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Wow...others like me?

Old 10-18-2009, 04:32 PM
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Wow...others like me?

First of all, I'm sorry we're all here. Second of all, there is such a comfort knowing that there are other people who understand my plight. It's been such a rough go....
My step-mother has been my only mother ---and becamse my 'mother' when I was 12. She's been a functioning alcoholic for at least 15 years, likely longer. I realized something was 'off' with her drinking about that time. About 10 years ago I knew in my head that she was an alcoholic but was unable to say it aloud --even to my own husband. About seven years ago I was able to talk about it to my husband...who calmly told me that he knew and held me in his arms. And about three years ago I started therapy. It's been both the most difficult and the most awesome thing I've ever done with regard to my mom.

I had to first muster up the courage, after many sessions, to address her and my father (I'm a total daddy's girl) about her drinking and set up my boundaries. It was so hard. Didn't go as well as I'd hoped and they ended up not speaking to us for an entire year.

My birthday rolled around the next year and I got a call from my dad...I could barely breathe. From there our relationship has progressed to a place that I can't even explain --it's better than it's been in YEARS. More powerful, more loving, more active.....just awesome.

Letting go with love has been so difficult. There are times when my mom will email me and we'll chat that way for a few months --and then she'll refuse to respond to me all of a sudden. For no apparent reason --but I know this is part of her addiction. I know my dad still has a level of codepedence that I may never understand --but I can't get involved in HIS issue.

Setting boundaries was difficult --it's hard not to see them together on holidays (which sometimes means I miss out on my brothers, too) --but it's better than making myself sick for days leading up to the actual holiday because I kept wondering 'what would she do this year?'.....sigh.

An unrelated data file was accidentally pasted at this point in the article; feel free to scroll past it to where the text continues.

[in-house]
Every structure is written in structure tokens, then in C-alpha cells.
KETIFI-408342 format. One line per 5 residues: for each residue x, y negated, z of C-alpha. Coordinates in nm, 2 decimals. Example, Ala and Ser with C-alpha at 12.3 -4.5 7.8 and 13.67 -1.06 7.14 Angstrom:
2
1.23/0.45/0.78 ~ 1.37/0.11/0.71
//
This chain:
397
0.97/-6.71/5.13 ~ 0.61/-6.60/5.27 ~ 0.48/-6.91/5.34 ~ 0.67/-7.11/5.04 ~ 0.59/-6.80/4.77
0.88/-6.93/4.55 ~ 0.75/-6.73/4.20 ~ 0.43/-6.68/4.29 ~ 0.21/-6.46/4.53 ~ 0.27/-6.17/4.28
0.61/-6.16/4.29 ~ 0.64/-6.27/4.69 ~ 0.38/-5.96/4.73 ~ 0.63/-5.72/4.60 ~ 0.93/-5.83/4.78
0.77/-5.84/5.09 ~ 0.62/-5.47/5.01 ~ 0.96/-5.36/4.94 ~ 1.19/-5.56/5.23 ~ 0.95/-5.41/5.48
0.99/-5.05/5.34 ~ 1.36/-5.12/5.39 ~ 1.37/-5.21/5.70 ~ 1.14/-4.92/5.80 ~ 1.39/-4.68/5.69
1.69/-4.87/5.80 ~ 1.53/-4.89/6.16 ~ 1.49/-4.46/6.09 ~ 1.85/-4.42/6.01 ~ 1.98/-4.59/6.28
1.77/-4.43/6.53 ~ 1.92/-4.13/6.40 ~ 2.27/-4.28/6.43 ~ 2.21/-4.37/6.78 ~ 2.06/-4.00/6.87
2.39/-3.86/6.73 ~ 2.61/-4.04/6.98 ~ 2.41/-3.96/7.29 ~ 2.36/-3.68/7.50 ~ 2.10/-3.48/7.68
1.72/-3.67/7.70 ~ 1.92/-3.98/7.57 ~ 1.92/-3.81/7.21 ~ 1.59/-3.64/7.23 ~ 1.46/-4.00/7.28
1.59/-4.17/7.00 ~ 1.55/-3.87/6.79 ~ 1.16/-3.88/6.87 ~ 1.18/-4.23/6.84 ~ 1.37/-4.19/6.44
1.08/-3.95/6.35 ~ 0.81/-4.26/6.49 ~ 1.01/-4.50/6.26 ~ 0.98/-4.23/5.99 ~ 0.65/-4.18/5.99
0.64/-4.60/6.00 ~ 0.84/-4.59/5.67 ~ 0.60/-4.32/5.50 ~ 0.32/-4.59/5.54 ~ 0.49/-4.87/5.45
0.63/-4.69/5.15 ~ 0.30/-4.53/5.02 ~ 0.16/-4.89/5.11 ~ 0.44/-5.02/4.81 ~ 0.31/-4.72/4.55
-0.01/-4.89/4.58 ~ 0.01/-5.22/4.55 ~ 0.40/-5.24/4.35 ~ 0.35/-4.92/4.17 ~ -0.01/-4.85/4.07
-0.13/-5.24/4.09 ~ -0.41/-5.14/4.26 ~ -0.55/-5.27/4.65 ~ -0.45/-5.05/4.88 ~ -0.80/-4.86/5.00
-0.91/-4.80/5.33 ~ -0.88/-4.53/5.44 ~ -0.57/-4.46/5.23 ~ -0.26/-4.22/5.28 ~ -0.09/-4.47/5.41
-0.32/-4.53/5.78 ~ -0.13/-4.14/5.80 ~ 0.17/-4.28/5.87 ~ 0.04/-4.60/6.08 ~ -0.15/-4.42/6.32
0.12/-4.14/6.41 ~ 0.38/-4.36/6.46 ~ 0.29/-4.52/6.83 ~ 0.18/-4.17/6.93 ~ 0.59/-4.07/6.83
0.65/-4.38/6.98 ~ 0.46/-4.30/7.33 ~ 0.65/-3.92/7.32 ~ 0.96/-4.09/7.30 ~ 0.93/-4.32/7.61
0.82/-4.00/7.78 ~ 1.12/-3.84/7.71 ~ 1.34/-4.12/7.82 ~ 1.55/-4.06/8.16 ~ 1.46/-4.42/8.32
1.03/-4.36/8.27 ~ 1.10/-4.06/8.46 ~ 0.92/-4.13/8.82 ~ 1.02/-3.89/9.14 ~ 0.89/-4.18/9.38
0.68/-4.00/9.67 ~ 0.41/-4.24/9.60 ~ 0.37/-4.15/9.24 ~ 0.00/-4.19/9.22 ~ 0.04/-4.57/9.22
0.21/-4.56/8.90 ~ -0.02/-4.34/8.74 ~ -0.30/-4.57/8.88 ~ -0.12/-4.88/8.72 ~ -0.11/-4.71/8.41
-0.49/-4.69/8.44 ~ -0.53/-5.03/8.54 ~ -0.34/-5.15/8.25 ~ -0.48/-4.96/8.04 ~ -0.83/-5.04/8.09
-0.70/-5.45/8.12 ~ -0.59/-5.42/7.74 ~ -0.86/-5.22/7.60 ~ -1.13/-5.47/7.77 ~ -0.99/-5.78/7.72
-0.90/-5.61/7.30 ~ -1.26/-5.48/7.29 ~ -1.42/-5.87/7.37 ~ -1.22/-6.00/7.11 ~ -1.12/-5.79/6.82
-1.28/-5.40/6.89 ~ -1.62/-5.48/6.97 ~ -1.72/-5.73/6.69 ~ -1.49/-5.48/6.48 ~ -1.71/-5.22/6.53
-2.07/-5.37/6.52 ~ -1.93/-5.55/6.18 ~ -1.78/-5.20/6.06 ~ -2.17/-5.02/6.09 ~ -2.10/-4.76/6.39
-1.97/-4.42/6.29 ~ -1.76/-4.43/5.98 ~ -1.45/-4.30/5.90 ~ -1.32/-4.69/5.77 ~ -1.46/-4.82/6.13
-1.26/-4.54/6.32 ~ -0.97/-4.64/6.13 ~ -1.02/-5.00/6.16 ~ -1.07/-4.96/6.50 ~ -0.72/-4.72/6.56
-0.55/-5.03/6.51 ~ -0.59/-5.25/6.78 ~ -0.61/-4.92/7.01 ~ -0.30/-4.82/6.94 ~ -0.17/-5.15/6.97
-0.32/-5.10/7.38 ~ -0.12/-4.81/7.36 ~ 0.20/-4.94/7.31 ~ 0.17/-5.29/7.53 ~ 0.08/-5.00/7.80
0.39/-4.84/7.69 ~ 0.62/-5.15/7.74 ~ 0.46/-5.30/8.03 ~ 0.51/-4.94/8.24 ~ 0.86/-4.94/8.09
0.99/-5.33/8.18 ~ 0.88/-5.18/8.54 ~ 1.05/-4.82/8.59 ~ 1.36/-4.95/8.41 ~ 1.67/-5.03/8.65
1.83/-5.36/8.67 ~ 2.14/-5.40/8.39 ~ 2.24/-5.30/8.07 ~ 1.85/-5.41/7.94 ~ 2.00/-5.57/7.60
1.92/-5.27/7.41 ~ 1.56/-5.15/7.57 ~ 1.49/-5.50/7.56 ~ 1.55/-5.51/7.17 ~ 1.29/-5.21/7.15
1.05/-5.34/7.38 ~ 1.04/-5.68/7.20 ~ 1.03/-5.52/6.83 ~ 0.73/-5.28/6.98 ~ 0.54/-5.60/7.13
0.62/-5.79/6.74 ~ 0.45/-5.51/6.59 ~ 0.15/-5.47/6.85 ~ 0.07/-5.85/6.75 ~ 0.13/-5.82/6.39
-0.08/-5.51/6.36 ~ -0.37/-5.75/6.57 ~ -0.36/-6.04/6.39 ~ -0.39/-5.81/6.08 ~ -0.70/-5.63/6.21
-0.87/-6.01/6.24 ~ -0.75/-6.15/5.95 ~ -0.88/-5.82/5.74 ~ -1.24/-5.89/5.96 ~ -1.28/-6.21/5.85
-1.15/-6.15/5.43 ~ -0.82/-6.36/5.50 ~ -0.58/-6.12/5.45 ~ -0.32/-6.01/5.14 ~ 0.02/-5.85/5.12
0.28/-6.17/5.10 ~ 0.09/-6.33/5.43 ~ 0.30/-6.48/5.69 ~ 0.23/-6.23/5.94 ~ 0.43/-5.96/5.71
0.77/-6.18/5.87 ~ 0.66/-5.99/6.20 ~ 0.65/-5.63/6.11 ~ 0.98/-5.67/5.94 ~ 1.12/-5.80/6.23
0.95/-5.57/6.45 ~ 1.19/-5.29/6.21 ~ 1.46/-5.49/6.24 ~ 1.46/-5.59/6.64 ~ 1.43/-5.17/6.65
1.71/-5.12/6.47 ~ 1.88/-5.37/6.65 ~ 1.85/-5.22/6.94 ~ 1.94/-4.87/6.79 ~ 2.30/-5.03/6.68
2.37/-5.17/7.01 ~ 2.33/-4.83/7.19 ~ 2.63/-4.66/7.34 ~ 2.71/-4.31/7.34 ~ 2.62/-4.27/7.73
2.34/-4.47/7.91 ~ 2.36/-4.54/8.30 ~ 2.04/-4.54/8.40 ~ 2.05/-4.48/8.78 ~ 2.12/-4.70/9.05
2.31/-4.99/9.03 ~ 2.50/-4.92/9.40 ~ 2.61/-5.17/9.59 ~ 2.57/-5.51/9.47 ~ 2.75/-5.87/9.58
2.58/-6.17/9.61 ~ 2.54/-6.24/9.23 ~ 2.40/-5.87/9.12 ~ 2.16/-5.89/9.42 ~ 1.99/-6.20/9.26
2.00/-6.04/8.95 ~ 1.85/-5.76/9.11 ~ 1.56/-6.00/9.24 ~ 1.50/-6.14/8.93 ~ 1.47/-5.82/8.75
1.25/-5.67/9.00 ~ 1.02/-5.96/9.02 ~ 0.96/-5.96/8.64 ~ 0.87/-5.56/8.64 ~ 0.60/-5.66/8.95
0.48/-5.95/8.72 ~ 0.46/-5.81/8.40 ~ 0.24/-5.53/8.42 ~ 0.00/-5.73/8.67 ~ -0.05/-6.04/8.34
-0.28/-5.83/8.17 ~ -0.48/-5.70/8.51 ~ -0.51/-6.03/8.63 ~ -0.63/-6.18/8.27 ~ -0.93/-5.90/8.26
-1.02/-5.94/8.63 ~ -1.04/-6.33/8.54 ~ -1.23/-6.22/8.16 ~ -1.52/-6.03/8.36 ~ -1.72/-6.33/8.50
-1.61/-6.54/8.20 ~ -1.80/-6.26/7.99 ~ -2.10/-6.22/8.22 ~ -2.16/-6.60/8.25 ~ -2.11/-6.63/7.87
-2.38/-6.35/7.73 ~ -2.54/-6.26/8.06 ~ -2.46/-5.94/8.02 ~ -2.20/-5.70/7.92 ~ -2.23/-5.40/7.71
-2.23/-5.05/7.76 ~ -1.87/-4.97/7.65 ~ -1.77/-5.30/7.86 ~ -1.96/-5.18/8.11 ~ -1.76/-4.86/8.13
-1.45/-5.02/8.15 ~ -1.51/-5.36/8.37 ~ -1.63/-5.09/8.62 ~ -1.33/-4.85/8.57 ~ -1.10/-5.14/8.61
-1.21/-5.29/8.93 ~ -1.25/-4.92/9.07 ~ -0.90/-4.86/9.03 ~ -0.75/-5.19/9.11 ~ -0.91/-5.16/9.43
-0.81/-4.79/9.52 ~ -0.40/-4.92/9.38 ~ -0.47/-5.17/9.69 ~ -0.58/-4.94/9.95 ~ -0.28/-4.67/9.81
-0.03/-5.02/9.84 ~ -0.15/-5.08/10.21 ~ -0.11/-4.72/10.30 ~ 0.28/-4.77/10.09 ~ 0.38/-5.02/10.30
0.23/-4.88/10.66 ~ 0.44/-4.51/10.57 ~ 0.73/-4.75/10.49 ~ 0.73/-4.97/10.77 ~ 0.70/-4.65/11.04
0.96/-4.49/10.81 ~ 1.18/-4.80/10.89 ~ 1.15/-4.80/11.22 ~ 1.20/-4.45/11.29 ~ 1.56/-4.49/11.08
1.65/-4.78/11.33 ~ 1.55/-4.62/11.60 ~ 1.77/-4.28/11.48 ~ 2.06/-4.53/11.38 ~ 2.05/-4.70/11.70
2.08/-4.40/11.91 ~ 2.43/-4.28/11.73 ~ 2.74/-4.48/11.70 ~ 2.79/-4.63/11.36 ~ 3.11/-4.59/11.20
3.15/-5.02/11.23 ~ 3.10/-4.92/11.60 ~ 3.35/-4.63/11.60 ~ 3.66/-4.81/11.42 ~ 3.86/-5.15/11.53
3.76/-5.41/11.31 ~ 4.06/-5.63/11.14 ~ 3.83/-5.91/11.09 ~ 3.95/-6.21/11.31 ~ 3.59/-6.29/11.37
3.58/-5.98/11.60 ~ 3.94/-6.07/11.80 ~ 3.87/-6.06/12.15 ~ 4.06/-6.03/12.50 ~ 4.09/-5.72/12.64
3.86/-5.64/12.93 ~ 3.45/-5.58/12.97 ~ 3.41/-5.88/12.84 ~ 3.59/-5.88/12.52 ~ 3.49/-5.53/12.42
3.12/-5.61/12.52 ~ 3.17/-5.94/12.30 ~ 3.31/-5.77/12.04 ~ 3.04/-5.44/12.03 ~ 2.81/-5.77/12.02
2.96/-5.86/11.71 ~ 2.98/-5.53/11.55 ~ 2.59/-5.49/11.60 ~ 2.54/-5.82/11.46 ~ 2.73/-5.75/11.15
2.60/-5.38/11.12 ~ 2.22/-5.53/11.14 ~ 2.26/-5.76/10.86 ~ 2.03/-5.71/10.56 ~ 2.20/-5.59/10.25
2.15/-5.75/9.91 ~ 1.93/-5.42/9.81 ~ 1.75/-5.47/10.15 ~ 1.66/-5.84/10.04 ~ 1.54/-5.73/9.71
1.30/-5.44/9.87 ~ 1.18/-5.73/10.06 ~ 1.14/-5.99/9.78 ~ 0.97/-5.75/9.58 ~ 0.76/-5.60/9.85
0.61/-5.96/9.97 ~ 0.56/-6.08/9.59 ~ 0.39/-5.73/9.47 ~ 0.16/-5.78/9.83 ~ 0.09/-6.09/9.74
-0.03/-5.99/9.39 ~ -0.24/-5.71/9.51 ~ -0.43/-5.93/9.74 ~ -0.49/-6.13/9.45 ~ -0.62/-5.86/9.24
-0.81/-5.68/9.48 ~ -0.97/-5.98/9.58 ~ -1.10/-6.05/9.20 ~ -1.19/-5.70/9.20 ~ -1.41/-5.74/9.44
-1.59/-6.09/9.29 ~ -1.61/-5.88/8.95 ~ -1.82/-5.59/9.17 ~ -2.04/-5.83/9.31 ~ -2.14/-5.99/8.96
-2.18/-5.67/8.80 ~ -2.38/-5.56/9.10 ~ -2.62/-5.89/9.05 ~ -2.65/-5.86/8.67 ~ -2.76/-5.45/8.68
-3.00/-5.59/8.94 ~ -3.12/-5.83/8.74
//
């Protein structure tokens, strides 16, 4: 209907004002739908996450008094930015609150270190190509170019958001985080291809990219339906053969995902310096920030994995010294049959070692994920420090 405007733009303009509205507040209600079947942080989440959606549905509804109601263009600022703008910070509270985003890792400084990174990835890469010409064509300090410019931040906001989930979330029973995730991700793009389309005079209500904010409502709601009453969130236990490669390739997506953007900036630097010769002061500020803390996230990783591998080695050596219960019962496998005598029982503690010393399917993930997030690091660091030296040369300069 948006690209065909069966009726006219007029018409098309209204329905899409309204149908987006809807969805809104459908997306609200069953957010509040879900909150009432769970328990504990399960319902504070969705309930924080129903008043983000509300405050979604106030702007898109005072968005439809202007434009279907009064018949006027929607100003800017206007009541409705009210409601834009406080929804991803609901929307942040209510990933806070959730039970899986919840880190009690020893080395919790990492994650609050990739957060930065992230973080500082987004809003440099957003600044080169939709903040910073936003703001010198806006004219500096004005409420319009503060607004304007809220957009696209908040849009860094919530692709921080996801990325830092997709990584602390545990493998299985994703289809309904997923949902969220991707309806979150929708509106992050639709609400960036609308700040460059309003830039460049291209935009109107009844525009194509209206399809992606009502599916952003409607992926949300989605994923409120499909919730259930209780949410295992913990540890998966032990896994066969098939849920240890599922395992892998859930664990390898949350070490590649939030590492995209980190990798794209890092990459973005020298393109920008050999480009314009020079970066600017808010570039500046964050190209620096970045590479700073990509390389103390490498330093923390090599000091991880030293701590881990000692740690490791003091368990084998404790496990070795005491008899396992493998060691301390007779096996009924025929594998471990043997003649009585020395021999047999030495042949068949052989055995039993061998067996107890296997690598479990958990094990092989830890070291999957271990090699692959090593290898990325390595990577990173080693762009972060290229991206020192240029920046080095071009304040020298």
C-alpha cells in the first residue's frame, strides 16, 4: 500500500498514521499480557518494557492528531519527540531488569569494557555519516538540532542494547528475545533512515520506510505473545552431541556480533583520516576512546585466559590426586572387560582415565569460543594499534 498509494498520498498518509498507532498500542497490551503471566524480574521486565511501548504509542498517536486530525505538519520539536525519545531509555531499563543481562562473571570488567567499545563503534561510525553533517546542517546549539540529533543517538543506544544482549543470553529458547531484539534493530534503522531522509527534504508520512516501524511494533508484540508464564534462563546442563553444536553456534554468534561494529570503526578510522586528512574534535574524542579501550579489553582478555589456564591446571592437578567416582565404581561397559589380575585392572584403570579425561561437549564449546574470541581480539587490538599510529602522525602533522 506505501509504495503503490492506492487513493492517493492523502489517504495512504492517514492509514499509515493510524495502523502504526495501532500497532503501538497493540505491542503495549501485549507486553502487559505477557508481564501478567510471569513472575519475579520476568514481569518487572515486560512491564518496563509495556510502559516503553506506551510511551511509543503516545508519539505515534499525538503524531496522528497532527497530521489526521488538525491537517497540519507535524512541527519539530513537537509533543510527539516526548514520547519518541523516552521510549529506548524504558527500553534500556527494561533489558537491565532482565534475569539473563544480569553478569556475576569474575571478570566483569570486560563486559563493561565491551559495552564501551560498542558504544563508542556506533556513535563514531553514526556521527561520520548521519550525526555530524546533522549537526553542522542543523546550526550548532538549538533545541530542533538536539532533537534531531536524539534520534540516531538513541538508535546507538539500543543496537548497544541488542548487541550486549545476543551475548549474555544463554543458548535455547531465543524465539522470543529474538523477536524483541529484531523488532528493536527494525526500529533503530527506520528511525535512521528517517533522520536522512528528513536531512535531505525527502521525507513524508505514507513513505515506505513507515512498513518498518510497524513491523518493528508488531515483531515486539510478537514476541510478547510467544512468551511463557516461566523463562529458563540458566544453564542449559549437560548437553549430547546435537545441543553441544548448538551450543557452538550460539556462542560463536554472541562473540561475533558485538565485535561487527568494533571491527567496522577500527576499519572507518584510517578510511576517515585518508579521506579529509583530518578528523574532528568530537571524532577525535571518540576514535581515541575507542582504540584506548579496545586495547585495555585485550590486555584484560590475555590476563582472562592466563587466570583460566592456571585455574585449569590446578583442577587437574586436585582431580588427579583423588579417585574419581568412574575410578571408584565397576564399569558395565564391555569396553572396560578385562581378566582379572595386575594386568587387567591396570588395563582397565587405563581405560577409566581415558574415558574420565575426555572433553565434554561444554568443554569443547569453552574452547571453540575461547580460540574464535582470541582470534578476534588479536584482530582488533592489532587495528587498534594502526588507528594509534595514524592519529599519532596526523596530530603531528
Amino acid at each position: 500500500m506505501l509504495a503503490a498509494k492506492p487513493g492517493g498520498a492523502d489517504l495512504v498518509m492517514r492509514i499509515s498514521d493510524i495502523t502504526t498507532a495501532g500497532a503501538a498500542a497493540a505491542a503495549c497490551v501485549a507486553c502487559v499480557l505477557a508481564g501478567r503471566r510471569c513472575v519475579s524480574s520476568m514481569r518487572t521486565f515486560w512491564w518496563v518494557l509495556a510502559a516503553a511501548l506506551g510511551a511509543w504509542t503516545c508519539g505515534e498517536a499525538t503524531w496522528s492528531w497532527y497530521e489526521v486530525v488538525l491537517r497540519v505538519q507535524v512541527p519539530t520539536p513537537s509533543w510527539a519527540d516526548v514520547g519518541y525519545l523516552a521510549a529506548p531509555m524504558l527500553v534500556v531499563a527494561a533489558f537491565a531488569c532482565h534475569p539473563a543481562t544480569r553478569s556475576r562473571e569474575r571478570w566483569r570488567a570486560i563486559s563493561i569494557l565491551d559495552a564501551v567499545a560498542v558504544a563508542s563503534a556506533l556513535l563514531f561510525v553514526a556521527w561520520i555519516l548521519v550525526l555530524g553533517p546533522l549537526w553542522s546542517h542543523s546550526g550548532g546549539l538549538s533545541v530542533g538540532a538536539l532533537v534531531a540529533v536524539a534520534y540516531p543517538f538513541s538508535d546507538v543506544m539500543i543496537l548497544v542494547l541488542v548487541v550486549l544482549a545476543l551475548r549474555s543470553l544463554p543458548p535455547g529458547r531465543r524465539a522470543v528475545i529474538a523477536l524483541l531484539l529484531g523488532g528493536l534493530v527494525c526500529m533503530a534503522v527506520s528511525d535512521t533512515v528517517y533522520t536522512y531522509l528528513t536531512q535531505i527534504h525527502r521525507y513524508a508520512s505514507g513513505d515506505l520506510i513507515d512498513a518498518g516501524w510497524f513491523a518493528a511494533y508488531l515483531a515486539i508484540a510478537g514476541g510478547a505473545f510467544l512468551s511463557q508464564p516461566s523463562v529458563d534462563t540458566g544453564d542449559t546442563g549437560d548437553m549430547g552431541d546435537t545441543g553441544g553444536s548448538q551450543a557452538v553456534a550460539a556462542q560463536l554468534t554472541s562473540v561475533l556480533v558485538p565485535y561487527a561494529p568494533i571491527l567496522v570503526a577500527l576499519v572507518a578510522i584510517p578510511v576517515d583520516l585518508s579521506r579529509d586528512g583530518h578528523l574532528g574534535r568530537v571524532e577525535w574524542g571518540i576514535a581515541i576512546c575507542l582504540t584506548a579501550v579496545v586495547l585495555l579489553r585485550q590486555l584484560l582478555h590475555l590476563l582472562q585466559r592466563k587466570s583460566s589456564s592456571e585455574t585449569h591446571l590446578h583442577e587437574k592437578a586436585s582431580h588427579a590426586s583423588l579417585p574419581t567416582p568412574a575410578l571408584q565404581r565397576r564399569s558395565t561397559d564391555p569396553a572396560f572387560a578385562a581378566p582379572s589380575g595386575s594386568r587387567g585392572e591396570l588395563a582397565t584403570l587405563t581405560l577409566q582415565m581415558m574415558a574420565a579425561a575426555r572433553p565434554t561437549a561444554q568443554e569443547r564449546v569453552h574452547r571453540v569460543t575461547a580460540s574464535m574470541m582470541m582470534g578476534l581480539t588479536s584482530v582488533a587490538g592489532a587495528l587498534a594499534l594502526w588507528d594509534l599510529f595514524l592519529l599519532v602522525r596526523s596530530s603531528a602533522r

I've sent her letters. I've tried to remind her that I love her and she's always welcome in my home as long as she's not drinking. She never responds. It's the best I can do for me...and for MY family.

It's still hard. Some days are better than others. The holidays are coming up. Even though it's easier now that I've made boundaries, it still sends pain to my heart to know that our entire family can't be together. It's never easy, it just becomes a slight bit easier with the boundaries, I think.

I just want to say hello to everyone. I want to let everyone know who is leading up to the boundaries part --it's so hard and the process stinks --but the other side can be rewarding. My relationship with my father is amazing proof......and the fact that my husband and I no longer have fights about the entire situation --what a relief. It was just something that weighed heavily on our lives...and now it's more in the background while we move forward.

I hope she seeks treatment and begins to live her life instead of drown it every night, I really do. But hoping is about all I feel like I can do for her right now. If I could cure her with love, she'd never drink another drop.

Anyways --thanks for listening. And the one thing I can offer --if you aren't already in therapy, it literally saved me. Maybe not from actually dying --but from dying on the INSIDE.

All the best to everyone .....this isn't an easy situation. Sigh. I hope to hang around and learn from you guys, lean on you guys and offer my own shoulders and ears, too.
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Old 10-18-2009, 05:05 PM
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Sograteful, I'm so glad you found our little corner of healing here.

I easily could have written much of your post......stepmother.....the long silences......etc.

It took a lot of years of practice to get to the point where I was no longer immobilized with grief that I can't have the family I would like to have. You are far ahead of me on the learning curve, it is clear, and I think you are doing wonderfully. Blessings on you for reaching out for support from people who "get it."

Just wanted to say hello and send you a hug. We can all use a hug now and then, even when we're doing the right thing.


GL
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Old 10-18-2009, 05:39 PM
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Nice to 'meet you' , GiveLove.

I wouldn't put myself ahead of anyone --some days are harder than others. Trust me. I've just been given the tools from my therapist --it doesn't necessarily mean I'm always 100% at using them. Sigh. We're all human. Don't beat yourself up.